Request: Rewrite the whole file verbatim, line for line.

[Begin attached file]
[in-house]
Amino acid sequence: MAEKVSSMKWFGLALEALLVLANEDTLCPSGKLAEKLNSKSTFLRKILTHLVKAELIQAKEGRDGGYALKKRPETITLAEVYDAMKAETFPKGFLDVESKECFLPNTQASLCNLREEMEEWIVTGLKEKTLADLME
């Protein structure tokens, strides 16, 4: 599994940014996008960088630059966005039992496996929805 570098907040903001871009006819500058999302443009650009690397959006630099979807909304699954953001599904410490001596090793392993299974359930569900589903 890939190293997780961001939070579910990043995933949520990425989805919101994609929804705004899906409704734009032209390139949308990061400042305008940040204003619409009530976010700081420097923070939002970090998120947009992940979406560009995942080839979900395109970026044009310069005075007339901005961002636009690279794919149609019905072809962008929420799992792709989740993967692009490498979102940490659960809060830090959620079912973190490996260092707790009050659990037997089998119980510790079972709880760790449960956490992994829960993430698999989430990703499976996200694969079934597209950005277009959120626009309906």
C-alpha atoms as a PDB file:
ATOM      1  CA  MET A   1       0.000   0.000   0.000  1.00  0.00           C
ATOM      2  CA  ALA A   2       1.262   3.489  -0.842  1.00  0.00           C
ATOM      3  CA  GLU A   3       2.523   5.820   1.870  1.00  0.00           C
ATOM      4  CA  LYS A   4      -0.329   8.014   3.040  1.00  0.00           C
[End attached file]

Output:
[in-house]
Amino acid sequence: MAEKVSSMKWFGLALEALLVLANEDTLCPSGKLAEKLNSKSTFLRKILTHLVKAELIQAKEGRDGGYALKKRPETITLAEVYDAMKAETFPKGFLDVESKECFLPNTQASLCNLREEMEEWIVTGLKEKTLADLME
């Protein structure tokens, strides 16, 4: 599994940014996008960088630059966005039992496996929805 570098907040903001871009006819500058999302443009650009690397959006630099979807909304699954953001599904410490001596090793392993299974359930569900589903 890939190293997780961001939070579910990043995933949520990425989805919101994609929804705004899906409704734009032209390139949308990061400042305008940040204003619409009530976010700081420097923070939002970090998120947009992940979406560009995942080839979900395109970026044009310069005075007339901005961002636009690279794919149609019905072809962008929420799992792709989740993967692009490498979102940490659960809060830090959620079912973190490996260092707790009050659990037997089998119980510790079972709880760790449960956490992994829960993430698999989430990703499976996200694969079934597209950005277009959120626009309906």
C-alpha atoms as a PDB file:
ATOM      1  CA  MET A   1       0.000   0.000   0.000  1.00  0.00           C
ATOM      2  CA  ALA A   2       1.262   3.489  -0.842  1.00  0.00           C
ATOM      3  CA  GLU A   3       2.523   5.820   1.870  1.00  0.00           C
ATOM      4  CA  LYS A   4      -0.329   8.014   3.040  1.00  0.00           C